Matriarch of the Stone Giant Tribes
Meyno is said to be the oldest living stone giantess, although no sign of her has been seen for some time. She was the matriarch of the giant tribes of Stone Valley, and had twin sons called Khaarne and Illoke. Where Khaarne was neutral, Illoke was hateful and evil.
The giants had a matriarchal society, worshiping and venerating the chief matriarch as a goddess. The valley flourished under Meyno's hand, becoming lush and green. She was a kind and generous matriarch, and well-loved by all save the faction who was tired of female rule. This faction raised a shaman to their ends, then sought Meyno's darker son for assistance.
The shaman went into the tribes to kill Meyno and place Illoke in the seat of power. Meyno's faithful priestess battled this shaman, and in the force of their dueling, the ground cracked open. Upon the Priestess' defeat, the shaman cast Meyno into the crack in the ground, entombing her forever.
Meyno's form is that of a large stone giantess. In manner, she is powerful, kind, generous and primitive. She has no known symbol, as the giants are a simple people who do not hold with this kind of symbolism.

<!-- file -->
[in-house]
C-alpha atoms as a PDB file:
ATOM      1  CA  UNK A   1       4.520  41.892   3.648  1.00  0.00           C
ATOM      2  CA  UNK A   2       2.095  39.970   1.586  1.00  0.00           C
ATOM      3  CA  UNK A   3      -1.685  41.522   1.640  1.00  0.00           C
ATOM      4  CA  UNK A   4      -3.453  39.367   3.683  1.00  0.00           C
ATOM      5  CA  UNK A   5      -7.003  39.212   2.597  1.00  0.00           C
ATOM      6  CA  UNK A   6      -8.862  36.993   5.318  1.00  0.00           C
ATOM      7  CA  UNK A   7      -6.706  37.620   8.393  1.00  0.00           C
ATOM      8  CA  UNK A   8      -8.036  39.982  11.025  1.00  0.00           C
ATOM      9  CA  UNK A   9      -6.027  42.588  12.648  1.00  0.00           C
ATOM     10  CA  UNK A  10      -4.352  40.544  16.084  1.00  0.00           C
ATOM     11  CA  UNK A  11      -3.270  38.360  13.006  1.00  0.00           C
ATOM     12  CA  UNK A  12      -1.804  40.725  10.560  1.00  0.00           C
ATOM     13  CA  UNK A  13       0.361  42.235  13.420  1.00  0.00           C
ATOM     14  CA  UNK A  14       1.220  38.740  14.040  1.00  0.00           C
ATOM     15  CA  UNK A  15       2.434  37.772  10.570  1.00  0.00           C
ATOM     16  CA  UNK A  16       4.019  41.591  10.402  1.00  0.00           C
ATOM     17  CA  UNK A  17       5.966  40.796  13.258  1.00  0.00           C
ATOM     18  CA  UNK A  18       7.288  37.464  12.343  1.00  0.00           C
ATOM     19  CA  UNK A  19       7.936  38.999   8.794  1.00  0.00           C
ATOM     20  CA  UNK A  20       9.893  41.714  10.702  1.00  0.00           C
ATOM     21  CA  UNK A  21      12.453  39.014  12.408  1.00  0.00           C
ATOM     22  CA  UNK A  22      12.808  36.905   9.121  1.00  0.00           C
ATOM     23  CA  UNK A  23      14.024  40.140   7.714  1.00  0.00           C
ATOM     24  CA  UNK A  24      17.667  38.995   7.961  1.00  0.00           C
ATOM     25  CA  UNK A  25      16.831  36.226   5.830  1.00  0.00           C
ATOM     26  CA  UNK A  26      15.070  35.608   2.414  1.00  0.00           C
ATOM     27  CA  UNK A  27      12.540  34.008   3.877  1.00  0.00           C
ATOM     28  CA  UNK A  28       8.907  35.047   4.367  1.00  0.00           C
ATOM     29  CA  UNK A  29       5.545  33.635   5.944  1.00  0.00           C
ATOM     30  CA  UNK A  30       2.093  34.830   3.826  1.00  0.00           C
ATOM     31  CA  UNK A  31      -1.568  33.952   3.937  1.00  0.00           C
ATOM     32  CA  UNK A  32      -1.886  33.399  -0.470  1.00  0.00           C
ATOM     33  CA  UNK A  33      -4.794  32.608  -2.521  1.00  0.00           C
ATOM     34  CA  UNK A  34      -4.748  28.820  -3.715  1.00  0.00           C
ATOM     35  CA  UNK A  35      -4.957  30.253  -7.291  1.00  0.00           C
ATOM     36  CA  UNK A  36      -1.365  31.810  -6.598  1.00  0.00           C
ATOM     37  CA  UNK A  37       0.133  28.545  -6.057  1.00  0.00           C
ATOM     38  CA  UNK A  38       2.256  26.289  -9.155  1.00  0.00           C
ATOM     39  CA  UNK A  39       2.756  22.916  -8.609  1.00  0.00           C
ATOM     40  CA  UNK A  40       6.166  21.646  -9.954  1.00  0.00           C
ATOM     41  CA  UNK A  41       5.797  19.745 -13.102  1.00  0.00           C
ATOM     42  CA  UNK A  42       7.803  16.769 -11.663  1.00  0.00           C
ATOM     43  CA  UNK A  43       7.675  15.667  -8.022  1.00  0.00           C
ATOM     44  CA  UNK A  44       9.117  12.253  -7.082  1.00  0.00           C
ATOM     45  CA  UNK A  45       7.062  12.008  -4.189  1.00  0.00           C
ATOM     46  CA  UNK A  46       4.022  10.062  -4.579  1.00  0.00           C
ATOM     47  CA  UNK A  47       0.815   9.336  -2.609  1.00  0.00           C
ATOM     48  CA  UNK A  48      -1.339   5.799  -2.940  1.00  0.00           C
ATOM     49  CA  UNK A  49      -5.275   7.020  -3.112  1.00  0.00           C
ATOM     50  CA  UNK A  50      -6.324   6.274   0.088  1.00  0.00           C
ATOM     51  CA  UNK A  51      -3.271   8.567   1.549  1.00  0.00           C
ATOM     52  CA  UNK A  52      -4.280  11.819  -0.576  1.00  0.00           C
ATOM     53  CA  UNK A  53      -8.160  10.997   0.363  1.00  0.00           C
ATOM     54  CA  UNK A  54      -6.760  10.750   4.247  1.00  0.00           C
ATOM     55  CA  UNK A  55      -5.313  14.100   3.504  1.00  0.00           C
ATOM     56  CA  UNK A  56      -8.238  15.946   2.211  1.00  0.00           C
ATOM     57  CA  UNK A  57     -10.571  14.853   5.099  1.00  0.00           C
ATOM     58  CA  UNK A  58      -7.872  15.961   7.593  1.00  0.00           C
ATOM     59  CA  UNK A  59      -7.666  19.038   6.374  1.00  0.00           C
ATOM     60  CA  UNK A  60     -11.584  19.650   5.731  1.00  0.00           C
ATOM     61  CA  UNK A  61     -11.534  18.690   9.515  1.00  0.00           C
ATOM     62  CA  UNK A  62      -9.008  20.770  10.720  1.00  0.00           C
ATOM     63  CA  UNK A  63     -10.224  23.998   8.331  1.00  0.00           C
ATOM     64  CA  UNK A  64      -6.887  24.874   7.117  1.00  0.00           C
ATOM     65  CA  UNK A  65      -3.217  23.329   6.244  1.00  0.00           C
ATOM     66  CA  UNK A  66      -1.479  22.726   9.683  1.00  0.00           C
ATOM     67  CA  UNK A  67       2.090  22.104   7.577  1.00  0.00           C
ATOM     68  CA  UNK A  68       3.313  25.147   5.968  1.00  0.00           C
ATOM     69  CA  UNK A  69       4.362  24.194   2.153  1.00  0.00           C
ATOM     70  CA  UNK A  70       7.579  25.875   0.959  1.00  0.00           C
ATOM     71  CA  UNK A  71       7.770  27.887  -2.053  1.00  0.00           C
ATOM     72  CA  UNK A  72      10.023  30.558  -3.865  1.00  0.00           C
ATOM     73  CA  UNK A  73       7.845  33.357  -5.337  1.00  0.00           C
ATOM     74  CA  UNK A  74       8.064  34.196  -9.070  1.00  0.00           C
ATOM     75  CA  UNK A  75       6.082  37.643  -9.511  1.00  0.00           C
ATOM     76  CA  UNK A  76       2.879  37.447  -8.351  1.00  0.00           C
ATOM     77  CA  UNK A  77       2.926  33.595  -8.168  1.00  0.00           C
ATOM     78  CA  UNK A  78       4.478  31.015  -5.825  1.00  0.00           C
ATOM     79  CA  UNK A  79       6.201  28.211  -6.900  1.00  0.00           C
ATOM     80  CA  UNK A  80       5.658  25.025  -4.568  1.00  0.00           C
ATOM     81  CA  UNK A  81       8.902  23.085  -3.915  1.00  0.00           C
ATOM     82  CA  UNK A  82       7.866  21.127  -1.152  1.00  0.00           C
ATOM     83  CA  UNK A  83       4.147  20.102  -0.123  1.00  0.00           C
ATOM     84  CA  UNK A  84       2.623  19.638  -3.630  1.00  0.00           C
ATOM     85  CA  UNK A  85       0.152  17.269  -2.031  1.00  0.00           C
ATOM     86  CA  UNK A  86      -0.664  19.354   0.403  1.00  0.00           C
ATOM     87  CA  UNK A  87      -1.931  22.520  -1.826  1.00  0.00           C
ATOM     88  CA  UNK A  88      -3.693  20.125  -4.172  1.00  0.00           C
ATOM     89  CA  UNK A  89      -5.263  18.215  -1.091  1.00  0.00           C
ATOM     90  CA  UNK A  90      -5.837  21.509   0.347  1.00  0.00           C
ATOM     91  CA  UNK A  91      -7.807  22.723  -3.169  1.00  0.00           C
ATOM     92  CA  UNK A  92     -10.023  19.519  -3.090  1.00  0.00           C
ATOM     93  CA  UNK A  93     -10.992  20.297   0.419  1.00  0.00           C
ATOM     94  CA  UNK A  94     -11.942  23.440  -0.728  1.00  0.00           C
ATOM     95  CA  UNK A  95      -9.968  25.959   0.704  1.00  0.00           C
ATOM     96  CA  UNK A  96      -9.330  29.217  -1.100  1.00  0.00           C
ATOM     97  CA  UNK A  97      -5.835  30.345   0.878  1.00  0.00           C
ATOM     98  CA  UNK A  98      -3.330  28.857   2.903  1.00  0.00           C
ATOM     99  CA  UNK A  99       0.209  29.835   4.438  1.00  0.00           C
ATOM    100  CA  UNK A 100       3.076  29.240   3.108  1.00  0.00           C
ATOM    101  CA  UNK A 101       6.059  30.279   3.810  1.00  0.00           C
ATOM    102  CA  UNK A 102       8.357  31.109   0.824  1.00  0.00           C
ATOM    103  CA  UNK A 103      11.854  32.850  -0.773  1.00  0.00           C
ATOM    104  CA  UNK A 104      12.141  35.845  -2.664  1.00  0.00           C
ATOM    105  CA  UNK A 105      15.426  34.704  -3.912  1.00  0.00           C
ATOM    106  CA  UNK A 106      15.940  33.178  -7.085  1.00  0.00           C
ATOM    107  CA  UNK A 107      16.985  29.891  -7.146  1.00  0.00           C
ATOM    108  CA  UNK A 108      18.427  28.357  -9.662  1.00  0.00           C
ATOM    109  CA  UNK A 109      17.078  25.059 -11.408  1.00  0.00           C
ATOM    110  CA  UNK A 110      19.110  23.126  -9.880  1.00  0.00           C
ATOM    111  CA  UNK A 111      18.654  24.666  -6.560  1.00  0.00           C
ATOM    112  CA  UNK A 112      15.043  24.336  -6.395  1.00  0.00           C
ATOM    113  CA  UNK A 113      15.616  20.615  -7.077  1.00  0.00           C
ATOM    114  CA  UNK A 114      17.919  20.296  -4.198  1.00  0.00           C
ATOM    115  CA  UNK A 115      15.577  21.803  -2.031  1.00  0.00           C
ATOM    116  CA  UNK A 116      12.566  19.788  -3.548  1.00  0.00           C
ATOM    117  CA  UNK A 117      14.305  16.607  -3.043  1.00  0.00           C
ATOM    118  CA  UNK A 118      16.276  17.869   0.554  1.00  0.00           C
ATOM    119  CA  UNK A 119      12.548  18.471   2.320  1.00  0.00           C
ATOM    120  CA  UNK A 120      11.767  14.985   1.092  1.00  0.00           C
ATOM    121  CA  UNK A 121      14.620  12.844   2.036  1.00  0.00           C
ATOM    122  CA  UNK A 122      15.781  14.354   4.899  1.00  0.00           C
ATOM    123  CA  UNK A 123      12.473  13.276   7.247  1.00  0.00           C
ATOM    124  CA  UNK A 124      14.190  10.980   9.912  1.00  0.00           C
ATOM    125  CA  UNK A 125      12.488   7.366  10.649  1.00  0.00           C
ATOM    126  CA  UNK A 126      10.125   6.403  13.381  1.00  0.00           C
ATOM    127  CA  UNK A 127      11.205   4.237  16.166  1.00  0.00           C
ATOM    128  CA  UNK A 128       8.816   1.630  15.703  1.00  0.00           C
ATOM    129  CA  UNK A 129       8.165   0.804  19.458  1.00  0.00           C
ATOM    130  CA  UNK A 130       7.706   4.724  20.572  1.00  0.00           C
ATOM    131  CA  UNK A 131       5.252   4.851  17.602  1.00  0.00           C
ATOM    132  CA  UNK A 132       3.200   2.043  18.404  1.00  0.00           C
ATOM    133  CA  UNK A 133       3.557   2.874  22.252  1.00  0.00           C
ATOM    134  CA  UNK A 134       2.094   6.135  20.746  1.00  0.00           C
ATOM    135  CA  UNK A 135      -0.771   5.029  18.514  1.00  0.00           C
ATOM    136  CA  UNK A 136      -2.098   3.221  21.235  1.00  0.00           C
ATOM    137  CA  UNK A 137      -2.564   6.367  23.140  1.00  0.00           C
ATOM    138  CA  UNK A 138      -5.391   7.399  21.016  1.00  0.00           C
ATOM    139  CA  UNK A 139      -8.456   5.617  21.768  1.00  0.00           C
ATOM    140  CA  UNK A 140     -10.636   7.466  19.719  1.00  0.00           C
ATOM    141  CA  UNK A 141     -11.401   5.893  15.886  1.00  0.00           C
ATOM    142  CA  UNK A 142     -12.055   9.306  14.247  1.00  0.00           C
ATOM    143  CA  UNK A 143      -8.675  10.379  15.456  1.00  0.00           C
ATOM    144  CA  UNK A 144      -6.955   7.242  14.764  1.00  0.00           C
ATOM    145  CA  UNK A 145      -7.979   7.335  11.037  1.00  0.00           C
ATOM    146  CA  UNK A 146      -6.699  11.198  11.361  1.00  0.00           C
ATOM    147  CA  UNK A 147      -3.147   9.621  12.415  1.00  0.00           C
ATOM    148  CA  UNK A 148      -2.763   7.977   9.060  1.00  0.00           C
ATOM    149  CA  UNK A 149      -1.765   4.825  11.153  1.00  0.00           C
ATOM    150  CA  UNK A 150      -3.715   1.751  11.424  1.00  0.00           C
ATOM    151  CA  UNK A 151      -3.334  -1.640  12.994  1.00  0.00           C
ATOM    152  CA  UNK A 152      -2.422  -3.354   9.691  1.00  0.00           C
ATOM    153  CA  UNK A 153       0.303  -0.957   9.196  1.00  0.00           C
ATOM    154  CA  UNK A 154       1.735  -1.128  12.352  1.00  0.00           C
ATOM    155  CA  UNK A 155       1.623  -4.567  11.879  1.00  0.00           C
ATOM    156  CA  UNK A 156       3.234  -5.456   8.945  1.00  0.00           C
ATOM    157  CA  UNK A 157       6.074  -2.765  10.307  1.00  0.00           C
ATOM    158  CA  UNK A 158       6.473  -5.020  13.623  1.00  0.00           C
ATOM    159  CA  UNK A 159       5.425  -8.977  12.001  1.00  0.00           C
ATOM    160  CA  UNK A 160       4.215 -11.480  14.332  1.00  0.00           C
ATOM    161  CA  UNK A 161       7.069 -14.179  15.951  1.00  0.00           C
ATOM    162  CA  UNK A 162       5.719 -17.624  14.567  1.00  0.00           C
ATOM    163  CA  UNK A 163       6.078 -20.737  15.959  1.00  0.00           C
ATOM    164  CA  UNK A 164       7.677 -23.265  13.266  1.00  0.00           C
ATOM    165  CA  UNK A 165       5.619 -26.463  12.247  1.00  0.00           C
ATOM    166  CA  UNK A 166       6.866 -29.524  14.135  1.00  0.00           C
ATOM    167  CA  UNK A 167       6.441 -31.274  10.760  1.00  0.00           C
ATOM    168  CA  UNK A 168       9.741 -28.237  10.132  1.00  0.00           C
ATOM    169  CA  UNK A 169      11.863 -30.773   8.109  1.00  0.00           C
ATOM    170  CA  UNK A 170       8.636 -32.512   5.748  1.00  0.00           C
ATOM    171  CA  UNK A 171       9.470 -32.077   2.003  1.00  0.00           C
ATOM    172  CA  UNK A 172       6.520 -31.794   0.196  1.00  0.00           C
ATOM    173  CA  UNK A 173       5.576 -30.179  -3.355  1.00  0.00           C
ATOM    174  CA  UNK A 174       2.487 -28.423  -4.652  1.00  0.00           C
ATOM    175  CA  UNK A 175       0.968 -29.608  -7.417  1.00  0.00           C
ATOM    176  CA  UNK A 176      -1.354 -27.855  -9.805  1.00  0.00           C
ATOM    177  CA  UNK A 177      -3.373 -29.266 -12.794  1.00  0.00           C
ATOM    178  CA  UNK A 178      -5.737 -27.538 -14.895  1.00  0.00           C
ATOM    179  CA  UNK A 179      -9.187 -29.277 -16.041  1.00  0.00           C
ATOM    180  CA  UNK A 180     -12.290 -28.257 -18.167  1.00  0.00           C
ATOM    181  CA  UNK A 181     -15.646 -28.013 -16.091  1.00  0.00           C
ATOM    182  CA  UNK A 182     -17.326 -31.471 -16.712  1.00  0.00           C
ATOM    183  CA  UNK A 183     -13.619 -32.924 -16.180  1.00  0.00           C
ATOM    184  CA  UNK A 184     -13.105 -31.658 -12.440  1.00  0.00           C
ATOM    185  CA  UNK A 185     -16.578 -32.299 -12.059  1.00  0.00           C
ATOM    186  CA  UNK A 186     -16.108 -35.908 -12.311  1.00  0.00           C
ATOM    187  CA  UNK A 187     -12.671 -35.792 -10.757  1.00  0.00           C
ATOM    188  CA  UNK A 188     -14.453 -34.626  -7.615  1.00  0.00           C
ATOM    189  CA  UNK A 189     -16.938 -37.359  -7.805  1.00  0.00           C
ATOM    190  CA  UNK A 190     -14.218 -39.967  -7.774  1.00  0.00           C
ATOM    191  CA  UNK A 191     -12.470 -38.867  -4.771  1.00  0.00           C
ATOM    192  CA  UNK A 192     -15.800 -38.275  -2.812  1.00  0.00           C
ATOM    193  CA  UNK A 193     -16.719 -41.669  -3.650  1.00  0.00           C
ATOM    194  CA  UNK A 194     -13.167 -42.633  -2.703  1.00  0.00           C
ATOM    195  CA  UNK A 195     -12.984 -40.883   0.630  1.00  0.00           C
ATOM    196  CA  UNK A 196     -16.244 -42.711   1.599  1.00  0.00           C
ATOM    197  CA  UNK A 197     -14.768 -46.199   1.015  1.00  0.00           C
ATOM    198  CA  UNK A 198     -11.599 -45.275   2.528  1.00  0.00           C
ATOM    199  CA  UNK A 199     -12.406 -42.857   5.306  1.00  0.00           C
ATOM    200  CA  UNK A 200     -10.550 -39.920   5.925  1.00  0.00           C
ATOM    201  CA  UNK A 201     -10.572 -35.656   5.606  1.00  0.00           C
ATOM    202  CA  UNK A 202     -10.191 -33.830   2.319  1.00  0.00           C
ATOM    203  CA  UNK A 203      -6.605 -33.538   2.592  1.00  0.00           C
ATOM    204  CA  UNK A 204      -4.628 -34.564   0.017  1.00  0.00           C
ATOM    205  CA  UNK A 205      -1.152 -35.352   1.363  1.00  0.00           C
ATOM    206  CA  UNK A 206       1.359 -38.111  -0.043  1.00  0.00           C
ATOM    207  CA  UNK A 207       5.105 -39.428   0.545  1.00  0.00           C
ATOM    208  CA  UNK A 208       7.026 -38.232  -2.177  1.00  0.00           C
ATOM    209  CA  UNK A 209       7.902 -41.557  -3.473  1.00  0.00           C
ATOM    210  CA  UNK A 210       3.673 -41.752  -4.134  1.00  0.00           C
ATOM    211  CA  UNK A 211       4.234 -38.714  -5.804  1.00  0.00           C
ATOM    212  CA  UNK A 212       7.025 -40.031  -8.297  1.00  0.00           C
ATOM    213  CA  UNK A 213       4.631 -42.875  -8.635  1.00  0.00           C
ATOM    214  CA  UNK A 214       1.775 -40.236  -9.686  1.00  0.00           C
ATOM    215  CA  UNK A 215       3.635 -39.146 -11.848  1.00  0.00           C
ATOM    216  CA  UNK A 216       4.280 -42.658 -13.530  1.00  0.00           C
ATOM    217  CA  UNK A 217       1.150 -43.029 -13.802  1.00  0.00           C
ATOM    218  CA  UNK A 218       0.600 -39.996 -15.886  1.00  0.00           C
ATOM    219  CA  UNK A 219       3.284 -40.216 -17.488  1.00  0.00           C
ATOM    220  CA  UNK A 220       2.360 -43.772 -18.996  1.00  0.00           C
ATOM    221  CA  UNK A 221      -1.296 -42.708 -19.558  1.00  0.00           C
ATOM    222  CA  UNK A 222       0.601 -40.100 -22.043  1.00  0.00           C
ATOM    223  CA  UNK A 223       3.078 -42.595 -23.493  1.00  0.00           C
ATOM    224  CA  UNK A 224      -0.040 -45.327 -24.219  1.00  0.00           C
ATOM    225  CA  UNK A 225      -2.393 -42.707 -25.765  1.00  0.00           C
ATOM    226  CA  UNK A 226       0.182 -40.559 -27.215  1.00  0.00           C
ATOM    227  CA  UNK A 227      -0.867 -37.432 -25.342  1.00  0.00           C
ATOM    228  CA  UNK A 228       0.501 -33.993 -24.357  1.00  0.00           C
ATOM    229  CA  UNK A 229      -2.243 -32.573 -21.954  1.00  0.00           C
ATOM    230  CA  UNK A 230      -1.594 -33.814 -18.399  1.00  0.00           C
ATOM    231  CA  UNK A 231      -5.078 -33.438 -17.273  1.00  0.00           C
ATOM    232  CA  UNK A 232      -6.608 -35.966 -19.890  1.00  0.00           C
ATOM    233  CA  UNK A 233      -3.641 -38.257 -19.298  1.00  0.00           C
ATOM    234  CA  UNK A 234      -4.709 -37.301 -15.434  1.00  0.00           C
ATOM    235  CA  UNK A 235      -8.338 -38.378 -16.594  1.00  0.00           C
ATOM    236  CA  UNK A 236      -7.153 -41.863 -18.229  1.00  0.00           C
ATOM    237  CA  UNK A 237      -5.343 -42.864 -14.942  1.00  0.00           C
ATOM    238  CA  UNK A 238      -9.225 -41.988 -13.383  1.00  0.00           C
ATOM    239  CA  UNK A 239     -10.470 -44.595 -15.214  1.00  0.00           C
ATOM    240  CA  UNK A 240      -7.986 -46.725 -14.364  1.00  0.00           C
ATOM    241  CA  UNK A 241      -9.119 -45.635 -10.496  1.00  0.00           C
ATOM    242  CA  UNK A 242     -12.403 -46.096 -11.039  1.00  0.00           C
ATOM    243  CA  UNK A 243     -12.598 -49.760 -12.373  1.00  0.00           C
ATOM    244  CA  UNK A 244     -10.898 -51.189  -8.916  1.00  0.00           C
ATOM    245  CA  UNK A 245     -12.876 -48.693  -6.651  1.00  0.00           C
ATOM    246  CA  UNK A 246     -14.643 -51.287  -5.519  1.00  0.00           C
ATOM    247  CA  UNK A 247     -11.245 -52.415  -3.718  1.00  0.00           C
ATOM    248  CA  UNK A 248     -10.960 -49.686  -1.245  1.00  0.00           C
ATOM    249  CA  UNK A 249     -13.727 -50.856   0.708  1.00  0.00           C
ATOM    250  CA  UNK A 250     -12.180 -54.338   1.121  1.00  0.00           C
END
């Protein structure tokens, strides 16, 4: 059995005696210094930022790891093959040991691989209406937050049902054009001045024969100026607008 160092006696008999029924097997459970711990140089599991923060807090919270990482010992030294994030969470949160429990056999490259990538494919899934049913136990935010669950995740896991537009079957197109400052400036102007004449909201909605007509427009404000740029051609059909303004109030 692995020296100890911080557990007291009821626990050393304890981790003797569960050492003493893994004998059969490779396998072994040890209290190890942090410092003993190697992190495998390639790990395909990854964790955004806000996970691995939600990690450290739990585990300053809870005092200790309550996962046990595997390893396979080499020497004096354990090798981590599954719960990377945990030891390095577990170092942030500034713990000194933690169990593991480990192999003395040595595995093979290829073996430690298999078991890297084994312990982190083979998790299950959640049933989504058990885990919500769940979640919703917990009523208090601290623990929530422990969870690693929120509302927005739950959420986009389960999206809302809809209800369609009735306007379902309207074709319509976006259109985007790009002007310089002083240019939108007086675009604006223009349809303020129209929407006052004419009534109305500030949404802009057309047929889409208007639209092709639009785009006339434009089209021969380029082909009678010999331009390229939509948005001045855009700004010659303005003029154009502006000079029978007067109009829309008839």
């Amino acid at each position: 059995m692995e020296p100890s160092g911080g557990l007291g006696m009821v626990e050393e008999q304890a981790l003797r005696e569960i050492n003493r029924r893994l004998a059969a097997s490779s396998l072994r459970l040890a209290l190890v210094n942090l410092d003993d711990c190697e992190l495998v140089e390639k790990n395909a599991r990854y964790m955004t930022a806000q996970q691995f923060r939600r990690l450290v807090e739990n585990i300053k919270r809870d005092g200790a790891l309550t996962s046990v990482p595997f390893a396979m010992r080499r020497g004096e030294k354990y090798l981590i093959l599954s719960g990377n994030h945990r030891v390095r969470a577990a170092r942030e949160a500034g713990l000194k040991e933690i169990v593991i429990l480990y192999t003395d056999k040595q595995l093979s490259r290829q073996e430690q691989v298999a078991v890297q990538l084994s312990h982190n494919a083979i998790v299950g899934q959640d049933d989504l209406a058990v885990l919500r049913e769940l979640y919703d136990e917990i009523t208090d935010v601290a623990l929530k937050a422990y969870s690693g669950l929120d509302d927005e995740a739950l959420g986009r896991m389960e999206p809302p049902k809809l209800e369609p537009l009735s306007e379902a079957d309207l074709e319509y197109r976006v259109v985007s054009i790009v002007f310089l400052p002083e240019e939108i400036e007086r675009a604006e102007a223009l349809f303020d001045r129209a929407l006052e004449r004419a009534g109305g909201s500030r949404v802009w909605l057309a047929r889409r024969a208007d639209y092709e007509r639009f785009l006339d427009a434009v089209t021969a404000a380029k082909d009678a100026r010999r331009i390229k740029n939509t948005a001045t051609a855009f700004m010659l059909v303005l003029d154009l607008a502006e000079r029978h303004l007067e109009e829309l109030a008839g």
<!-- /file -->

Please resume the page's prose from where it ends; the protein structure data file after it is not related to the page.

Shrines, Statuary, and Holy Places
Located in the Antechamber of Others is a statue of Meyno. This area is not considered a holy shrine.
In this figurine, a large stone giantess appears to be either emerging from or partially swallowed by a large crack in the ground beneath her. No symbol adorns the figurine's base.
This shrine is a not a holy shrine.
This old stone altar dominates the small shrine. The altar, worn smooth by the passage of time, has an intricately carved base. Three carvings illustrate the base, a large smooth one in the center near the top of the base, and two smaller ones on either side of the first near the bottom of the base.
Worn from the constant touch of the many years it has seen, this carving sits in the center of the old stone altar. Carved deep into the altar, this symbol depicts a star surrounded by a circle, which is in turn surrounded by a half-circle. The symbols seem to shimmer briefly when you look at it, but when you turn to look again, the shimmer is gone. This carving depicts Stone Valley growing lush with life as a sage old giantess watches over, smiling warmly. This carving depicts a joyous ancient giantess giving birth to twin sons.
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